The Chinese government has warned Australia to "distance" itself from the United States amid growing tensions between the two countries, saying it would be "extremely dangerous" for Canberra to get involved.
China is Australia's largest trading partner, while the US is one of our key strategic allies. But Beijing says any show of support for the latter will deliver our economy a "fatal blow".
"If the Trump administration plunges the world into a 'new Cold War,' forcing China to take countermeasures against the US and its allies, it would be extremely dangerous for Canberra to become a player in a diplomatic club led by the US, given Australia's high dependence on the Chinese economy," an article in the Global Times said.
"Once Australia is regarded as a supporter of the US in a 'new Cold War,' China-Australia economic ties will inevitably suffer a fatal blow.
"This is why Canberra needs to closely watch Washington's attacks which include placing Chinese firms on its sanctions backlist.
"This offers Canberra a window to observe whether there will be a 'new Cold War' between China and the US and to reconsider its strategic relations with Washington."
It went on: "Australia's economic deterrent force is much smaller than the US', so China to some extent will enjoy more room to fight back against Australia with countermeasures if Canberra supports Washington... it means Australia may feel more pain than the US."
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The Chinese government has repeatedly accused the US of pushing for this "new Cold War", further fuelling the prospect of a trade war between the two countries.
China's foreign minister, Wang Yi, accused the Trump administration of attempting to "change China" and keep the rising superpower from modernising.
"China has no intention to change, still less replace the United States," he said on Sunday. "It's time for the United States to give up its wishful thinking of changing China and stopping 1.4 billion people in their historic march toward modernisation."
With a not-so-subtle reference to Donald Trump and Secretary of State Mike Pompeo, who have repeatedly suggested the Chinese Communist Party is a threat to the world, he said US political attacks on China over the coronavirus and global trade matters "are taking China-US relations hostage and pushing our two countries to the brink of a new cold war".
"This dangerous attempt to turn back the will of history will undo the fruits of decades-long China-US co-operation, dampen America's own development prospects, and put world stability and prosperity in jeopardy," Mr Wang said.
The debate over trade has intensified as the economic fallout from the COVID-19 pandemic becomes more pronounced.
The US, which is closing in on 100,000 COVID-19 deaths, is trying to pin the blame squarely on the Chinese Communist Party, while Beijing says the Trump administration is trying to keep it from becoming a global power.
The state-run Global Times newspaper said on Sunday that China was "considering punitive countermeasures" against some American politicians leading the efforts against it.
"China won't just strike back symbolically, but will impose countermeasures that will make them feel the pain," the report says.
The World Health Organisation has called on Beijing to bring them in to probe the source of the deadly virus.
"China is open to working with the international scientific community to look into the source of the virus," Mr Wang said. "Fairness means the process be free of political interference, respect the sovereignty of all countries, and oppose any presumption of guilt."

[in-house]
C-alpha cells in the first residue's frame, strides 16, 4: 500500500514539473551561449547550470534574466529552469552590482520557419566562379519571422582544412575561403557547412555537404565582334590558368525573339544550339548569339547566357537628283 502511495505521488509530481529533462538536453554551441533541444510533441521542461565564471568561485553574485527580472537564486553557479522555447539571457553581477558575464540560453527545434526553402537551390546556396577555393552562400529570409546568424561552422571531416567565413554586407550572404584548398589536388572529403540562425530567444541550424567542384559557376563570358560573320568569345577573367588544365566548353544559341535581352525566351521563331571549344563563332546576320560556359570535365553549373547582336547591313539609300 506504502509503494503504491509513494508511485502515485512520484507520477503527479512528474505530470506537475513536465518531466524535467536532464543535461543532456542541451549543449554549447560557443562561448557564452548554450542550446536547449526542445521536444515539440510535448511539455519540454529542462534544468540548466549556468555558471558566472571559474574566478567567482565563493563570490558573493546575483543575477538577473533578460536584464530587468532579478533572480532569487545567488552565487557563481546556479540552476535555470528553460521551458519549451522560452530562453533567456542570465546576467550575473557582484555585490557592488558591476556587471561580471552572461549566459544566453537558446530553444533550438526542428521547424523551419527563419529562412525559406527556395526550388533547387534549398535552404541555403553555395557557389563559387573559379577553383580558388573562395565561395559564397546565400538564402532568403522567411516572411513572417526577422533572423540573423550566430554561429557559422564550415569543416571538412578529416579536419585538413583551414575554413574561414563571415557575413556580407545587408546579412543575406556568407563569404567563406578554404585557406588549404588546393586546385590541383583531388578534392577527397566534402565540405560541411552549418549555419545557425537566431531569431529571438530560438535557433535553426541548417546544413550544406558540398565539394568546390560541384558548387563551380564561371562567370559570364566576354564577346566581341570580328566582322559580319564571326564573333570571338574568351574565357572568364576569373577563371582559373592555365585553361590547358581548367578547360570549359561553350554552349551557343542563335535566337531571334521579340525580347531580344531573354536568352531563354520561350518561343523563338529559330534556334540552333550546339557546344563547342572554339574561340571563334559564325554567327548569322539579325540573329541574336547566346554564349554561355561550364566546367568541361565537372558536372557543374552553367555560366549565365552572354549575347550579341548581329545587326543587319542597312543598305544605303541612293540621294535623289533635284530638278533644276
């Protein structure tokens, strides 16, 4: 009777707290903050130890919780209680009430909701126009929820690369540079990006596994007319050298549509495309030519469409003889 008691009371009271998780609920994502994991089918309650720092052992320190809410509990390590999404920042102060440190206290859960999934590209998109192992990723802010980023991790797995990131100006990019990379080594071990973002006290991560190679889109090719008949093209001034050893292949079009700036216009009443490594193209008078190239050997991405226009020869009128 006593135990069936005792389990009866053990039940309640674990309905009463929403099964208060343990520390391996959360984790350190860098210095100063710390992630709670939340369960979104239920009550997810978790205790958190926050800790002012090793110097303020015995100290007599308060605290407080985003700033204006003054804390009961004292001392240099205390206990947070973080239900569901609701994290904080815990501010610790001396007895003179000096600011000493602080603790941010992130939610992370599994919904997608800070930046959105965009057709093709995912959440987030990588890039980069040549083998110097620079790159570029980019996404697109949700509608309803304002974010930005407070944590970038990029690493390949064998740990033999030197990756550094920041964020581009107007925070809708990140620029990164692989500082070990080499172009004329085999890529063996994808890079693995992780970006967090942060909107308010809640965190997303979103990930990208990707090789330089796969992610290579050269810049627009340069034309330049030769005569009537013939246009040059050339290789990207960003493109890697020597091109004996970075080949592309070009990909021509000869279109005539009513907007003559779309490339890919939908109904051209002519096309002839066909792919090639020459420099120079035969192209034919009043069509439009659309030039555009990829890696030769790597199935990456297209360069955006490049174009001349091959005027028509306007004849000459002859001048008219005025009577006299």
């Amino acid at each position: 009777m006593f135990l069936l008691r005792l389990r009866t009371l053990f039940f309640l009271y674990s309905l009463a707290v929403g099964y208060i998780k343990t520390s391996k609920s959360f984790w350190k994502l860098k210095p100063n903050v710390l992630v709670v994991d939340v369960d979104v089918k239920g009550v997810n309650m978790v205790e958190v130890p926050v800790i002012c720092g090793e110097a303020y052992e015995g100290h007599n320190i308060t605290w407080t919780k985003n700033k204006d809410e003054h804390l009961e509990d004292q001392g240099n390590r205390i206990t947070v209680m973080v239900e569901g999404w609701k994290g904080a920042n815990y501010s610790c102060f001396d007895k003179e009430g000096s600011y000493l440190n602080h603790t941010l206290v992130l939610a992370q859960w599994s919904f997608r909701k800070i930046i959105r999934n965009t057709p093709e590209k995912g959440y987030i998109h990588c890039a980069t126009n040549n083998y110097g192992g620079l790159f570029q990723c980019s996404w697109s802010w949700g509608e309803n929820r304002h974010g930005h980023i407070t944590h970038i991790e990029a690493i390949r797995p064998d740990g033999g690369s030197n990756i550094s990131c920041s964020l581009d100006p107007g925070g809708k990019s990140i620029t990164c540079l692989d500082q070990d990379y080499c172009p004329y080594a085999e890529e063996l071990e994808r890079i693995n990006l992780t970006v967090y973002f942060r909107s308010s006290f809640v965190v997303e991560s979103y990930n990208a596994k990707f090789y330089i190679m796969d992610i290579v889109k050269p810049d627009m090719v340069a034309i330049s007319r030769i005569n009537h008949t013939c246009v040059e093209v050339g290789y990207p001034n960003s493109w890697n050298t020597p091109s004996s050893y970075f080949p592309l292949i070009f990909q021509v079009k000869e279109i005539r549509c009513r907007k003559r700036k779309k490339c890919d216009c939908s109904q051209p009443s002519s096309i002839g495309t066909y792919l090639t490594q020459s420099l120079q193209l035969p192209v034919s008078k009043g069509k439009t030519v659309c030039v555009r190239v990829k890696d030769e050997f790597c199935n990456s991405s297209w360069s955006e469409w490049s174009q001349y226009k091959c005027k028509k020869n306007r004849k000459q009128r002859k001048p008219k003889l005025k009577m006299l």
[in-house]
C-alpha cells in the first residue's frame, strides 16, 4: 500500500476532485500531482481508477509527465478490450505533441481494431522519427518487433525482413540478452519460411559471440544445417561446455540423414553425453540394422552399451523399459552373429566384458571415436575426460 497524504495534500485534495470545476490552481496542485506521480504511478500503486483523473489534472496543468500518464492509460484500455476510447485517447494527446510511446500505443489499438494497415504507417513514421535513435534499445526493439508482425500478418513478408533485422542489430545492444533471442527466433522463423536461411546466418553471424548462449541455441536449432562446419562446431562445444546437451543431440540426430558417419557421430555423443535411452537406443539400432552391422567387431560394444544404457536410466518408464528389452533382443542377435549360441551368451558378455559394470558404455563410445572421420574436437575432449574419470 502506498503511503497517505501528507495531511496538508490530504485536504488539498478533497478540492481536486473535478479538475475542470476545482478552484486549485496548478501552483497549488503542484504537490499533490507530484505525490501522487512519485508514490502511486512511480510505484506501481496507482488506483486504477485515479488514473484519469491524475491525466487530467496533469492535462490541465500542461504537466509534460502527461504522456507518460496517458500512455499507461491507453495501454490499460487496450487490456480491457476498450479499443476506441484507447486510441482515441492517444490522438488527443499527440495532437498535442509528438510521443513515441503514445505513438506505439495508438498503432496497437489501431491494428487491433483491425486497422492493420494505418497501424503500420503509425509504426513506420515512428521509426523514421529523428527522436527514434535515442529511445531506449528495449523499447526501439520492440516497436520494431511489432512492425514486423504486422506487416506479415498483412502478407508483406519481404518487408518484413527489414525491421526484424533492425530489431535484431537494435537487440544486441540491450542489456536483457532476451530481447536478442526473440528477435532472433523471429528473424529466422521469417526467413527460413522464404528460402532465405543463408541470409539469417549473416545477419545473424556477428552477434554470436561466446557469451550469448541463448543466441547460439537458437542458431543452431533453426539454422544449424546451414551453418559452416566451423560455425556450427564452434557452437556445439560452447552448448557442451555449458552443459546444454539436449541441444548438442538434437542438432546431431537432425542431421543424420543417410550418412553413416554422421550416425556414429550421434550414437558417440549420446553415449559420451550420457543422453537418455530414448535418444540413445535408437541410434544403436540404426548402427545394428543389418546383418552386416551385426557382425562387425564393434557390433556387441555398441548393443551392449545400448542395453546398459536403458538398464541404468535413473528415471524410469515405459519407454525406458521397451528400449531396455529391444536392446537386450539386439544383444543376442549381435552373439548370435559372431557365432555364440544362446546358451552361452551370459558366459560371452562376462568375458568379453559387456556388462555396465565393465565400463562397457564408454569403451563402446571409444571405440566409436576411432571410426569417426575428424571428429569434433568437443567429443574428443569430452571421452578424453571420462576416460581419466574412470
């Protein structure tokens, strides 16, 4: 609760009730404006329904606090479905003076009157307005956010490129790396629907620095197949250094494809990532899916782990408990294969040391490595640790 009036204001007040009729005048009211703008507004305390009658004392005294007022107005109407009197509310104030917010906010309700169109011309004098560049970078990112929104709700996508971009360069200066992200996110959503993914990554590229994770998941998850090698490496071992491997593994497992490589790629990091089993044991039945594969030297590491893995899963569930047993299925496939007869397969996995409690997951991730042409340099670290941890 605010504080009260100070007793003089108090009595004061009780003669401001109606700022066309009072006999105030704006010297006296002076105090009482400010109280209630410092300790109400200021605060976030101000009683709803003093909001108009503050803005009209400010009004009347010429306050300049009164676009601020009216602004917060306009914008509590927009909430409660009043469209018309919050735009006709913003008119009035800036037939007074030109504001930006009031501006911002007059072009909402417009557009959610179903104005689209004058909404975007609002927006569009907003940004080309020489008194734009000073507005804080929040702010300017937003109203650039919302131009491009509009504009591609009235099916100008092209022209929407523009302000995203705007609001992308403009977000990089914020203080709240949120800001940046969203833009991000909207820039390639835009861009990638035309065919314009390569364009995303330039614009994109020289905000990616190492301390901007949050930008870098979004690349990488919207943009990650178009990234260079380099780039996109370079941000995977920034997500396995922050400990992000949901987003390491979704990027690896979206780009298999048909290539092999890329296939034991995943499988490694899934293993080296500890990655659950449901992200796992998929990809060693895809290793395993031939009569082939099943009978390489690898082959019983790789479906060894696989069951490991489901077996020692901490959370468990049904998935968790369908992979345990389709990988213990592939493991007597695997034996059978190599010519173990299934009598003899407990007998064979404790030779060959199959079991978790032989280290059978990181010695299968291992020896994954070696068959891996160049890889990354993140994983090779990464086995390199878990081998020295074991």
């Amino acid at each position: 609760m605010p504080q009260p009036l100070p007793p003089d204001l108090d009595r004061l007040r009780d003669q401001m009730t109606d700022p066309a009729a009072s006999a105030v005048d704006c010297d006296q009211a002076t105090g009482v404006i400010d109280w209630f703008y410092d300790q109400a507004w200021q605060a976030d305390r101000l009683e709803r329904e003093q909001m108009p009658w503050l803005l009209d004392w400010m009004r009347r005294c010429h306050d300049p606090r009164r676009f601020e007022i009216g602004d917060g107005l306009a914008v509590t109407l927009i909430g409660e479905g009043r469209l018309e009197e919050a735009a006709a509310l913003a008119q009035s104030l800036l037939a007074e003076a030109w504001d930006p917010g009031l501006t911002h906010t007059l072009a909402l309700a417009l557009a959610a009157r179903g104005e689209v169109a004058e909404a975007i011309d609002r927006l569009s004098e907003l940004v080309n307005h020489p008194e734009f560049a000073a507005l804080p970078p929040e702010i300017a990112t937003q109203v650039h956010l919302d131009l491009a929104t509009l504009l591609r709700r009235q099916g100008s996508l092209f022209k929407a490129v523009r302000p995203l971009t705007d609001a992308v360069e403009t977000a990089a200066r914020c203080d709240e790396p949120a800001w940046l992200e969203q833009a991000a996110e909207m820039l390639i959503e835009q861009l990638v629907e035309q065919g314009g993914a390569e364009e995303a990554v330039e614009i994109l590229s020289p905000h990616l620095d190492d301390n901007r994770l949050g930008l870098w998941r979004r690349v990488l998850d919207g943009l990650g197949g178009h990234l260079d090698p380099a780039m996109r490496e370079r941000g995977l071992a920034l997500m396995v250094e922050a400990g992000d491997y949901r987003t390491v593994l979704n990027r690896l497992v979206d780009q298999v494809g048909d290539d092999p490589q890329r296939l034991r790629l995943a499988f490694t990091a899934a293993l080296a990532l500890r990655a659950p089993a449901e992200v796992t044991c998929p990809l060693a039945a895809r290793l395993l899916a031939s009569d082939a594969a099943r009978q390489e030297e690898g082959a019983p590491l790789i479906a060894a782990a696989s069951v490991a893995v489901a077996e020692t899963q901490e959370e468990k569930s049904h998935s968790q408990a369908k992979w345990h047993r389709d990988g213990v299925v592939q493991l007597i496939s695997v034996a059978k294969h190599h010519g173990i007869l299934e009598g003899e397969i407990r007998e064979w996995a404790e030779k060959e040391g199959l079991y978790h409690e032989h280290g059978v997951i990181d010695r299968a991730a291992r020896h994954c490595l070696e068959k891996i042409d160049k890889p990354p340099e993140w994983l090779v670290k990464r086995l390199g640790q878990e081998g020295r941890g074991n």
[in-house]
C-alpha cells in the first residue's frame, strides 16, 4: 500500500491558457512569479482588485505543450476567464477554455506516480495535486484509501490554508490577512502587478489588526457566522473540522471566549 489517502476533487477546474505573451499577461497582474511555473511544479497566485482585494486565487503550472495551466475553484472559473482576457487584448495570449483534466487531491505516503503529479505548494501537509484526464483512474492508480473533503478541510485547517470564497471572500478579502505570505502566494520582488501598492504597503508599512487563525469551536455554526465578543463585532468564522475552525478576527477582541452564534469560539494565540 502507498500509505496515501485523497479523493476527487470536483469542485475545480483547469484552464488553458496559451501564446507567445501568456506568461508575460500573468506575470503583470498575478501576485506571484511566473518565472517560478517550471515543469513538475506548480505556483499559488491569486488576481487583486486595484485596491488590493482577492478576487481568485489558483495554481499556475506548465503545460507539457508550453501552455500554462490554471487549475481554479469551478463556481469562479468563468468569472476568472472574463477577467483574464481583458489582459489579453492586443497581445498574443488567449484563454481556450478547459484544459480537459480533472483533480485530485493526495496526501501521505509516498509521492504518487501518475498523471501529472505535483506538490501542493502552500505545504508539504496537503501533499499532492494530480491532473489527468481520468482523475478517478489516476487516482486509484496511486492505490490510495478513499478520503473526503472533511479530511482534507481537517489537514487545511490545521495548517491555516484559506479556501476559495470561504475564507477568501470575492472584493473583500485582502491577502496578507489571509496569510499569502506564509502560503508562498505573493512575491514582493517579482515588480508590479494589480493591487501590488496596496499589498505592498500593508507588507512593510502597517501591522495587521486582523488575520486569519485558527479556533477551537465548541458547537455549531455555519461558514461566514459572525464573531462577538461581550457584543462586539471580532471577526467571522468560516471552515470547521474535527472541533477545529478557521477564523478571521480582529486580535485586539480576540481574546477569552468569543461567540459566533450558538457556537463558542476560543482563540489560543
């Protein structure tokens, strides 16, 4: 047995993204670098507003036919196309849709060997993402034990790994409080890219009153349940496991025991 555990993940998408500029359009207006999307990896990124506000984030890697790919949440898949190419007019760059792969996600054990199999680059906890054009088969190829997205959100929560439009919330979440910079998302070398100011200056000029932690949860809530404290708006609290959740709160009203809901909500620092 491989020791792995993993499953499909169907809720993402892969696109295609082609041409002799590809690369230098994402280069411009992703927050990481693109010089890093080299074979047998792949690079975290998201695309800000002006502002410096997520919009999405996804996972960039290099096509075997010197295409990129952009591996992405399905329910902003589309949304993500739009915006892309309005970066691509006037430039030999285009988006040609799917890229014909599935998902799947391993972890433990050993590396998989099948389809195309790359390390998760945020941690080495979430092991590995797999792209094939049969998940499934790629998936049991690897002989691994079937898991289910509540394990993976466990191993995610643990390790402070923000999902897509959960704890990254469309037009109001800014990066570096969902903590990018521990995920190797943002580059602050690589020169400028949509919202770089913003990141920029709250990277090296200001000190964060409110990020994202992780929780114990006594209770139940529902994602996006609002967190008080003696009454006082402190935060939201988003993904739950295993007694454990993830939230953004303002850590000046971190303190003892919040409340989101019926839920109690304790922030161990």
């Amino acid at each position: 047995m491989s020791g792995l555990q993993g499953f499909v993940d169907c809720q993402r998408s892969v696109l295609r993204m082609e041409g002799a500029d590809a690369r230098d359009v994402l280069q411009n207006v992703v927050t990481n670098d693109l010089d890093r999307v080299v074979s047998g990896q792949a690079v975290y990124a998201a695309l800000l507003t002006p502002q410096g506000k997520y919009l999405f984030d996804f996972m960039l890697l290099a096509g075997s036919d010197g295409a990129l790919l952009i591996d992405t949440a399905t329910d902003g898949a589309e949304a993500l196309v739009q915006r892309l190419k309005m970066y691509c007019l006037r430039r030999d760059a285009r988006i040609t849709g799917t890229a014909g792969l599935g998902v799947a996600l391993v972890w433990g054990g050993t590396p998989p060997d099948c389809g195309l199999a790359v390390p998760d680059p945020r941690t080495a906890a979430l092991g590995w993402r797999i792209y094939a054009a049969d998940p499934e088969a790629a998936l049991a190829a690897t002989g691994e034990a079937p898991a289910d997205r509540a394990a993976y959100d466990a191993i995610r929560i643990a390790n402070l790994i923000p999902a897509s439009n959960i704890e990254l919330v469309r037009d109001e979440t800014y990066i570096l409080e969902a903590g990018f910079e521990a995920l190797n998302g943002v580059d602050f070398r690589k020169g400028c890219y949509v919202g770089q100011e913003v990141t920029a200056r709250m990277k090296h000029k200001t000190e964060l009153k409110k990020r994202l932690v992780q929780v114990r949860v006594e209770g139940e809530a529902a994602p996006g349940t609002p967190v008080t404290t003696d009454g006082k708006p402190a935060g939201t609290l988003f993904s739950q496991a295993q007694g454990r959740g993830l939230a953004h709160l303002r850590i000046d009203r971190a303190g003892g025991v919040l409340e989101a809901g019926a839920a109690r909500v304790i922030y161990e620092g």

A paper published by the World Economic Forum on Sunday revealed that the value of Chinese exports fell by 17.2 per cent year on year in the first two months of 2020, while imports slowed by 4 per cent.
"Major industries have suffered at the hands of COVID-19, with nuclear reactors, electrical machinery and equipment, plastics and organic chemicals among the worst affected … Globalisation will work best through the adoption of a strong international co-operation network," the paper said.
China has also proposed controversial national security legislation for Hong Kong, which could prompt US sanctions and threaten the city's status as a financial hub, White House national security adviser Robert O'Brien said overnight.
"It looks like, with this national security law, they're going to basically take over Hong Kong, and if they do … Secretary Pompeo will likely be unable to certify that Hong Kong maintains a high degree of autonomy, and if that happens, there will be sanctions that will be imposed on Hong Kong and China," he said on NBC's Meet the Press.
It comes as the US has downplayed threats to Australia that Victoria's Belt and Road agreement with China could see the US "simply disconnect" from Australia if it impacts telecommunications.
Following Mr Pompeo's comments the US Ambassador, Arthur Culvahouse, stressed his nation is confident its ally down under will protect the security of its telecommunications networks or those of its intelligence partners.
"We have made no secret of our concerns about 5G, and we commend Australia for its leadership on the issue," Mr Culvahouse said.
"We are not aware that Victoria has engaged in any concrete projects under BRI, let alone projects impinging on telecommunications networks, which we understand are a federal matter.
"If there were telecommunications initiatives that we thought put the integrity of our networks at risk, of course, we would have to take a close look at that, as the secretary suggested.
"We have every confidence that Australia, as a close ally and Five Eyes partner, would take every measure necessary to ensure the security of its telecommunications networks, as it has repeatedly done in the past."